Rep. Smith: Biden giving away American vaccines is no quick fix for a healthy world
Weakening IP protections sends the wrong signal to innovators
Last year, while COVID-19 caused much of our economy to shut down, scientists around the world continued, full speed ahead, to develop vaccines for a virus that had emerged only months earlier.
Taxpayer investment supplemented this work, and agencies like the U.S. Food and Drug Administration worked to ensure vaccines were effective in the timeliest way possible. The pace at which vaccines were developed and brought to market is a testament to the ingenuity and innovation of our pharmaceutical industry.
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These vaccines were made possible in part because innovative companies invested tremendous resources into intellectual property (IP) development prior to the onset of the pandemic. They made these investments with the expectation that strong IP protections in the United States and around the world, known as the World Trade Organization’s Trade-Related Aspects of Intellectual Property (TRIPS) agreement, would safeguard their work once the vaccines came to market.
The property rights that pharmaceutical manufacturers hold when they develop life-saving therapeutics and vaccines are protected by the TRIPS agreement, under which WTO Members agree to respect basic IP rights except in limited circumstances. Included among those circumstances are national emergencies like the COVID-19 pandemic.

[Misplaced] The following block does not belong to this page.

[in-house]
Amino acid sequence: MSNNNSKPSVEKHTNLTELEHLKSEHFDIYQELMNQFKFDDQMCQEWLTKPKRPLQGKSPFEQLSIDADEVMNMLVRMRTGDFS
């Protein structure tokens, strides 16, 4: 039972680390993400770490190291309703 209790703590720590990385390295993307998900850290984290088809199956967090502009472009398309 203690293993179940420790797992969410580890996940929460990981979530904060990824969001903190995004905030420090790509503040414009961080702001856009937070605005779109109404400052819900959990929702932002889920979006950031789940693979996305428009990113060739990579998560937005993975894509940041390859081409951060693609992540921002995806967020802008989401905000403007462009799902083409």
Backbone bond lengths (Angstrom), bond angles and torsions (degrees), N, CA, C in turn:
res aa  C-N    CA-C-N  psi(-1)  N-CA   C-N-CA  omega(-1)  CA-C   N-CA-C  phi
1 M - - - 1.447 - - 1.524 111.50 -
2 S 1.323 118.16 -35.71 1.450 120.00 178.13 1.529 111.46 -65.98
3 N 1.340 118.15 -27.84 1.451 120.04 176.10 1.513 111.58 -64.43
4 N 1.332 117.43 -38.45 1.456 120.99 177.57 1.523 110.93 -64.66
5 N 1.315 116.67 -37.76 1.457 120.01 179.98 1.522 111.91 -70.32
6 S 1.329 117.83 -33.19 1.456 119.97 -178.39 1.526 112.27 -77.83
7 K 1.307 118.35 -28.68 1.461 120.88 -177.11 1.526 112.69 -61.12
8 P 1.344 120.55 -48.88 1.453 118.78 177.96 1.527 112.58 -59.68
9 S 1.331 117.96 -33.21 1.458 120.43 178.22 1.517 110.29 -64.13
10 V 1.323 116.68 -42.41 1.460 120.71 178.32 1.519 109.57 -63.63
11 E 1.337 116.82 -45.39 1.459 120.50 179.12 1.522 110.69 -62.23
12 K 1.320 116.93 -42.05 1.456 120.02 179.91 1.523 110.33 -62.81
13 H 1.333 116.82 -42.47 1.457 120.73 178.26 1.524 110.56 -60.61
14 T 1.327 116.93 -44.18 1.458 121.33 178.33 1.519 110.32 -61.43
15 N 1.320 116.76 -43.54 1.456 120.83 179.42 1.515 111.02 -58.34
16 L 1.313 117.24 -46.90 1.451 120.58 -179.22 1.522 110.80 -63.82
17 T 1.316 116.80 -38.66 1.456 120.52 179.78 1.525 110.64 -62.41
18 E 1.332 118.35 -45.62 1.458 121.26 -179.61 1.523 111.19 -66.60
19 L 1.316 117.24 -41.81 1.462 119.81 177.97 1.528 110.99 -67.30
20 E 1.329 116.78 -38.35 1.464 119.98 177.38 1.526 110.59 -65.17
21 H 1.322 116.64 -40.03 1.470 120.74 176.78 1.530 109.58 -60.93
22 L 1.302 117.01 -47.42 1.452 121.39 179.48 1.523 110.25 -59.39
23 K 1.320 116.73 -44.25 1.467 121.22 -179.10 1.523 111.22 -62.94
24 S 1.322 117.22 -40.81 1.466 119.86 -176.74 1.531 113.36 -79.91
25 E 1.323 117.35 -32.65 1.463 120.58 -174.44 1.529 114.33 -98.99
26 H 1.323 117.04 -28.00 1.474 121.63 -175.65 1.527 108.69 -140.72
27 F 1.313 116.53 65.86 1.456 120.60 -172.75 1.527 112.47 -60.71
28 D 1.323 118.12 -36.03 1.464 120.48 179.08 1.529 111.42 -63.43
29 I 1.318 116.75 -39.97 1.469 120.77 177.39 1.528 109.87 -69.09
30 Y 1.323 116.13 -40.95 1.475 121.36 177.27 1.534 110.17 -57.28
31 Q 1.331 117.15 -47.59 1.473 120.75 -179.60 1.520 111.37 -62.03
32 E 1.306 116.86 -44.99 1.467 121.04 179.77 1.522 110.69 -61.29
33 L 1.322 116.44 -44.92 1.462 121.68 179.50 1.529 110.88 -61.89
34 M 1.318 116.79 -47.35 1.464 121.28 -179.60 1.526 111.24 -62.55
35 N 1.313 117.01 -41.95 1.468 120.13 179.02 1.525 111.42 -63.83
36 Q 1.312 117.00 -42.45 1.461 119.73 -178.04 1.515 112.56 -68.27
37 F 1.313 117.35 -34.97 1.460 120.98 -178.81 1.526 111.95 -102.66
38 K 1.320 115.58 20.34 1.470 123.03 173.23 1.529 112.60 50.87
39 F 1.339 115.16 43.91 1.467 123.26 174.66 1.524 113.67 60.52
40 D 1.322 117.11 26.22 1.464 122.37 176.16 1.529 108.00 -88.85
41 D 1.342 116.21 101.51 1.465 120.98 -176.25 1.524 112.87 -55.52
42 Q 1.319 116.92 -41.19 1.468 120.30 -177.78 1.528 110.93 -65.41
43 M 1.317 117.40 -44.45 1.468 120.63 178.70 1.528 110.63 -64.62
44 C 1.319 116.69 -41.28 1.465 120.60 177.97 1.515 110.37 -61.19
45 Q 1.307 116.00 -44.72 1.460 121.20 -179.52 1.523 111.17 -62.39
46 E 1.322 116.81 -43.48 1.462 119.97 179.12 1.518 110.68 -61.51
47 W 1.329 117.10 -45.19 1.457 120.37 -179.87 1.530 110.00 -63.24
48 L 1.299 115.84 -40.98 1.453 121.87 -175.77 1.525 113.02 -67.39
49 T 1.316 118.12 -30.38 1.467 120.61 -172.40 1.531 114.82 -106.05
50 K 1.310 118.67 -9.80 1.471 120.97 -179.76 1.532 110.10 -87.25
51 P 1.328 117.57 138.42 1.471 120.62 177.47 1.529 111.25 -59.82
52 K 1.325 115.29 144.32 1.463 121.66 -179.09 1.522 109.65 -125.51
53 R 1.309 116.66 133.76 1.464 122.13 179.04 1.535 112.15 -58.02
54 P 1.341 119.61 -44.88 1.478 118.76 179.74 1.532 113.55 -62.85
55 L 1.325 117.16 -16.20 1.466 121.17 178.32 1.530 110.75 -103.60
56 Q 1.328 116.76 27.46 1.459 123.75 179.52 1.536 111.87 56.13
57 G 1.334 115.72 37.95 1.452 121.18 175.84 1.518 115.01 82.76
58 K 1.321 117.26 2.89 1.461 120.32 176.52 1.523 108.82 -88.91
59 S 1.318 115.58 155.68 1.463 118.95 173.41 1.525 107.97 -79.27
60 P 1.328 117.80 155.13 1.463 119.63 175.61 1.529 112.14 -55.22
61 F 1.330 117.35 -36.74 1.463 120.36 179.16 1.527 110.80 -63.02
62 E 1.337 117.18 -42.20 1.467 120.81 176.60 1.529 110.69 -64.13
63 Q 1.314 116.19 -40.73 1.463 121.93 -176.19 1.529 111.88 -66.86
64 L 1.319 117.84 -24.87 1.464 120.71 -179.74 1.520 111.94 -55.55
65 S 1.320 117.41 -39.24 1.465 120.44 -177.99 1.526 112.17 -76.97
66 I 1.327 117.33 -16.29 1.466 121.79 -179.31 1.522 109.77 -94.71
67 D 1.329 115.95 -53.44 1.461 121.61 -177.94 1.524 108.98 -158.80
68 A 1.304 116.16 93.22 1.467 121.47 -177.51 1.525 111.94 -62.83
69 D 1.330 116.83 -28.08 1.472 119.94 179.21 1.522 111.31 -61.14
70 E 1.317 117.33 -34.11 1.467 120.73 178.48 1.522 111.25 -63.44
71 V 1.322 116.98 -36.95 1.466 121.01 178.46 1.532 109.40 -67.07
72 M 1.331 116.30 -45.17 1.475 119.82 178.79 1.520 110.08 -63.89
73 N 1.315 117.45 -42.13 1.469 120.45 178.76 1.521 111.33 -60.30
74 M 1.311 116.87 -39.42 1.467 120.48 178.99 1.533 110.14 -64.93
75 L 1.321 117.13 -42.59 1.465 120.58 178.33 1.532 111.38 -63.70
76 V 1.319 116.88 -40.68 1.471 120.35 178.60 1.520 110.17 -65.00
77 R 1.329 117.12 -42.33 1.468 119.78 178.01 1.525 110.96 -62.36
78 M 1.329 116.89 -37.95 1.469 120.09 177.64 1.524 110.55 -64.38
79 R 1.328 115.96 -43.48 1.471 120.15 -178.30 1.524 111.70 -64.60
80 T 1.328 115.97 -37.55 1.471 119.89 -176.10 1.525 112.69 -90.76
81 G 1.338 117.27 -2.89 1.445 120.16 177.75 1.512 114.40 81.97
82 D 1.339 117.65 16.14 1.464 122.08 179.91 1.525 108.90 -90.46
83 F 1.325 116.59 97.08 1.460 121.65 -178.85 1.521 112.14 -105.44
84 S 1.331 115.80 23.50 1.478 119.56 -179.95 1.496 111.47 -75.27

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While the TRIPS agreement allows governments to compel pharmaceutical producers to license their products during such emergencies, it requires them to first try to reach agreement with the producers on licensing terms. When such an agreement cannot be reached, it requires WTO Members to provide producers with adequate compensation.
Unfortunately, the Biden Administration undermined trade and IP policy when it supported South Africa's and India’s request for a waiver from the TRIPS agreement. Weakening IP protections sends the wrong signal to innovators and could have negative consequences for future responses to health crises. The European Union, United Kingdom, Germany, and Japan have all expressed grave concern for the adverse impact a TRIPS waiver would have on innovation incentives, drug quality, and safety moving forward.
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Suspending IP obligations allows countries to authorize and manufacture COVID-19 vaccines and technologies without the same oversight and regulations as the U.S. This could create unsafe or unsuccessful vaccines.
A TRIPS waiver is not the quick fix for a healthy, healing world. We know that America cannot fully recover from the pandemic unless the world recovers with us. However, intricate global production capacity and distribution problems will not be eliminated by the forced transfer of patented vaccine technologies.
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Instead, we must partner with our pharmaceutical innovators and allies to develop a global vaccination strategy. As we move forward, we must strive to increase access to COVID-19 vaccines by removing existing regulatory barriers and promoting effective vaccine diplomacy, while still protecting American innovation and IP rights.